Art lovers will be getting an eyeful this week as the Barker Hangar hosts ART L.A. The spectacular showcase of paintings, sculptures, photography and mixed media features finds from 60 of the world’s leading galleries. The festivities kick off this evening with an opening night gala to benefit the Museum of Contemporary Art.
While you can always count on finding a few classics in the crowd, this show specializes in edgy, modern marvels.
The exhibitors are chosen for their contributions to contemporary art trends.
With favorites like the L.A. Louver in attendance, the City of Angels will be well represented. While L.A. is becoming a leader in the contemporary art world, you’ll find plenty of people from the international set, including Galerie Catherine Bastide from Brussels and Galerie Ben Kaufmann from Berlin.
Standouts at this year’s show are sure to include Peres Projects and the premiere of Agathe Snow’s new feature length film, “Chinatown: Every Square Has its Round,” in which Snow visits Chinatowns in various cities across the United States and documents her conversations with longtime locals. Another eye-popper in the Projects program will be coming from Dan Attoe. Critics have called his thought-provoking, surrealistic works the artistic equivalent of a David Lynch movie. Attoe’s collection of paintings and drawings will also include his latest large-scale neon sculpture.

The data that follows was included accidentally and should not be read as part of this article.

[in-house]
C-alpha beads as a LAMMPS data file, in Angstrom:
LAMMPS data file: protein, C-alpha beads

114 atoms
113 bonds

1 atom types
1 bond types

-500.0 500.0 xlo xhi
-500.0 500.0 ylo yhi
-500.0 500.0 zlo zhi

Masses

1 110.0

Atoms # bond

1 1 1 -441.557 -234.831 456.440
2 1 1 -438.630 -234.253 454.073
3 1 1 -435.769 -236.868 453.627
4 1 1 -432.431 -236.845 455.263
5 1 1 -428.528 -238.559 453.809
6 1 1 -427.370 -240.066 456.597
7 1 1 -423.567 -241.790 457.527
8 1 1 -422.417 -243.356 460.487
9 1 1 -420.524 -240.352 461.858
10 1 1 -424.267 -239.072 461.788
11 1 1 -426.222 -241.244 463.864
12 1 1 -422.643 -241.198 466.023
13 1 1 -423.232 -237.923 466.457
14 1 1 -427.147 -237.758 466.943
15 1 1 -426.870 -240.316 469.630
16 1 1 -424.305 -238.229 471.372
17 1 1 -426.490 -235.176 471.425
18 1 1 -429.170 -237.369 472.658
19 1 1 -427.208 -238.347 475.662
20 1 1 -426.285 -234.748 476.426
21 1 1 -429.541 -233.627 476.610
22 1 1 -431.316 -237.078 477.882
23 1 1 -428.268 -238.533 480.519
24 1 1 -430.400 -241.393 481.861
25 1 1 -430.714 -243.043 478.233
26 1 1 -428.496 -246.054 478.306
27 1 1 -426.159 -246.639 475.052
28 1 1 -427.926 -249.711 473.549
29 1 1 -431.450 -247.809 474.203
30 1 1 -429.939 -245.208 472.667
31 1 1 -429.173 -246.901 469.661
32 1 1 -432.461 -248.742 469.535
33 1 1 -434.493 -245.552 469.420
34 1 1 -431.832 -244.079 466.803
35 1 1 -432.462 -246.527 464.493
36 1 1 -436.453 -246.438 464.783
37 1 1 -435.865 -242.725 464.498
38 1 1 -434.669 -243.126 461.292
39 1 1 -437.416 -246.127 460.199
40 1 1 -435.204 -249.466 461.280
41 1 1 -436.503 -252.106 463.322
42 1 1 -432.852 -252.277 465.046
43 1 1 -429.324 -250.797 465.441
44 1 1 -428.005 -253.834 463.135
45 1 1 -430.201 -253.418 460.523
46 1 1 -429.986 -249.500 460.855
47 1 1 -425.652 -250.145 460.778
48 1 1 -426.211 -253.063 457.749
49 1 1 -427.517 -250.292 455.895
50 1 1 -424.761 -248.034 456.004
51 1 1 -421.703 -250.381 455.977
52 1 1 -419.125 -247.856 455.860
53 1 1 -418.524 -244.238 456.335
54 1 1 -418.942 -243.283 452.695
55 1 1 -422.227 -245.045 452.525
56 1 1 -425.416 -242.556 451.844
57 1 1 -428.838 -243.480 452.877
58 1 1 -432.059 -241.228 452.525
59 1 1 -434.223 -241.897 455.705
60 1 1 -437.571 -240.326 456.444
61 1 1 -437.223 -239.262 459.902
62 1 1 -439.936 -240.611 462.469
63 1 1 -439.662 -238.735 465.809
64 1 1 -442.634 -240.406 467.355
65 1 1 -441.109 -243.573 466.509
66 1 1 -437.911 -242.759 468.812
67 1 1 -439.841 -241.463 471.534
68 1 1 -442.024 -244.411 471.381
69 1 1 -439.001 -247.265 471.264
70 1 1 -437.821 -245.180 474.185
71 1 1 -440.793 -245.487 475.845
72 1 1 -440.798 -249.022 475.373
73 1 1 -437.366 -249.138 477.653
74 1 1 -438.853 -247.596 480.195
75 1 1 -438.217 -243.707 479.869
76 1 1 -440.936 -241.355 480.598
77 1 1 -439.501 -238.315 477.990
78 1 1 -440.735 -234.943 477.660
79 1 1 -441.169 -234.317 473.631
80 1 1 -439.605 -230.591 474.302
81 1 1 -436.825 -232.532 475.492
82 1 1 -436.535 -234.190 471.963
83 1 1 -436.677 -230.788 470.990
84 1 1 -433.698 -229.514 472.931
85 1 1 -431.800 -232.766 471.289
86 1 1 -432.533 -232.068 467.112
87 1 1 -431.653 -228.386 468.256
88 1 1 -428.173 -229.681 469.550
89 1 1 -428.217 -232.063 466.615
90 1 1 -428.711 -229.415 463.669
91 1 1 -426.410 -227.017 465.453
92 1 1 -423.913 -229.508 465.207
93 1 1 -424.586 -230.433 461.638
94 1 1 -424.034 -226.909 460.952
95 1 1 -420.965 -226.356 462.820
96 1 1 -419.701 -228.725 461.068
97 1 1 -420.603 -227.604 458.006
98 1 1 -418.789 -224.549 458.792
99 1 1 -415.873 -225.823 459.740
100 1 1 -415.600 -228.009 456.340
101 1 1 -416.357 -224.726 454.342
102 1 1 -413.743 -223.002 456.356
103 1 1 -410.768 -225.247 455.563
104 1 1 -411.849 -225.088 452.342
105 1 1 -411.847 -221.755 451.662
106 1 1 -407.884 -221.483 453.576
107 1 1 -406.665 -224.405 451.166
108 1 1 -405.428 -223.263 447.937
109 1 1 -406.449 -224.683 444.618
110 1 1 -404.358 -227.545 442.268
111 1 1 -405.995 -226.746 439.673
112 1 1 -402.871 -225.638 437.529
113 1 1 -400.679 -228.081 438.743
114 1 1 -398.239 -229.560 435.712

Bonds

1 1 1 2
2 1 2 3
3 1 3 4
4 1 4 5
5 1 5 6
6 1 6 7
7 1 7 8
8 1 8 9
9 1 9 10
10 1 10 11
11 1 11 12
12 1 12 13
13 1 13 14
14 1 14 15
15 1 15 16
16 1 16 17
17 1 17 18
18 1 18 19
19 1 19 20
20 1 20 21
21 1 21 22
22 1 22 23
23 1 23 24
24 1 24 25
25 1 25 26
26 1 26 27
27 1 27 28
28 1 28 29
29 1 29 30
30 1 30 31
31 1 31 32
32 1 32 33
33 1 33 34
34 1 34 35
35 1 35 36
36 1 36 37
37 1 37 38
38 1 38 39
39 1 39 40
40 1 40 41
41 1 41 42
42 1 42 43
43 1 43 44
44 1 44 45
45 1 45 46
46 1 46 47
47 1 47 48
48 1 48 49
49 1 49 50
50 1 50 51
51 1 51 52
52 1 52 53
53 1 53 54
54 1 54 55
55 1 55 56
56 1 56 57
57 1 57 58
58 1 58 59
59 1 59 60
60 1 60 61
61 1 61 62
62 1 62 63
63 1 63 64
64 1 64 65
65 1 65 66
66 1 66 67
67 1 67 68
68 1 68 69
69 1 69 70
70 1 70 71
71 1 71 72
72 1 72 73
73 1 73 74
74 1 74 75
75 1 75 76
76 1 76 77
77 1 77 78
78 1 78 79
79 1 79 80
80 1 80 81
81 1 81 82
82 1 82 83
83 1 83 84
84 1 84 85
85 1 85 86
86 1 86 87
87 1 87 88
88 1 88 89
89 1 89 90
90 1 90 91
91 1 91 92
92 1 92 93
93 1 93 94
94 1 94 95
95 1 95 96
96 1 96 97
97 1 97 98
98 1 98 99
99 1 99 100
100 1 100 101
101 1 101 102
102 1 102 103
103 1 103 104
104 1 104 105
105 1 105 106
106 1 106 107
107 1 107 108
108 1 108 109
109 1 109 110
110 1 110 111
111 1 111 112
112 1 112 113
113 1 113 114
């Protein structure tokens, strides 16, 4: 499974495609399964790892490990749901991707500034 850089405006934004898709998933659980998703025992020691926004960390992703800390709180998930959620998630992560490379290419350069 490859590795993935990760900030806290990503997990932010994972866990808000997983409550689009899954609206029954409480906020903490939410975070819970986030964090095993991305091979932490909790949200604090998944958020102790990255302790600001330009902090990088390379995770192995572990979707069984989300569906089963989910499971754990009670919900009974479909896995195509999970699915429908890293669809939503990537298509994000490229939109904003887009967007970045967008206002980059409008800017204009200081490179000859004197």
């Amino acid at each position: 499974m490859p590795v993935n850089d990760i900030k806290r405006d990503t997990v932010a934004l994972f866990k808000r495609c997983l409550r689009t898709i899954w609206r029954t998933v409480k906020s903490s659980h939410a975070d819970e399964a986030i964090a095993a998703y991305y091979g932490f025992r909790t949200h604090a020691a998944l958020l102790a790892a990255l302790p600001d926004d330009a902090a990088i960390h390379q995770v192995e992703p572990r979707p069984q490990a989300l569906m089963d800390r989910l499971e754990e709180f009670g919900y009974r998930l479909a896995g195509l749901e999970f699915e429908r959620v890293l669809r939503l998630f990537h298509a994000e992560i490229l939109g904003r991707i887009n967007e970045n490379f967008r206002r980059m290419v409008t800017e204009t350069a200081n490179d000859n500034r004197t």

Organizers describe the expo as “an even balance of established and emerging galleries, all presenting the most progressive international art work being produced today.”
So if you’re looking to increase your contemporary culture cred, check out ART L.A.-it’s edgy, outrageous, imaginative, unforgettable and runs through Jan. 25 at the Barker Hangar.
YUCKS AND BUCKS
A rocking performance by soul men Dan Aykroyd and Jim Belushi was the highlight of this year’s annual Comedy Celebration to benefit the Peter Boyle Memorial Fund. The Blues Brothers joined local emcee Ray Romano at the Wilshire Ebell Theater for a night of light-hearted laughs. Other performers taking the stage included Jeff Garlin, Patricia Heaton, Kevin James, Doris Roberts, Robert Klein and Fred Willard.
Boyle, who played everyone from Frank Barone on the hit sitcom “Everybody Loves Raymond” to the creature in “Young Frankenstein,” died in 2006 of myeloma. Along with the annual Comedy Celebration, The Peter Boyle Memorial Foundation was created in his honor and has raised more than $1 million to fight the disease while spreading smiles along the way.
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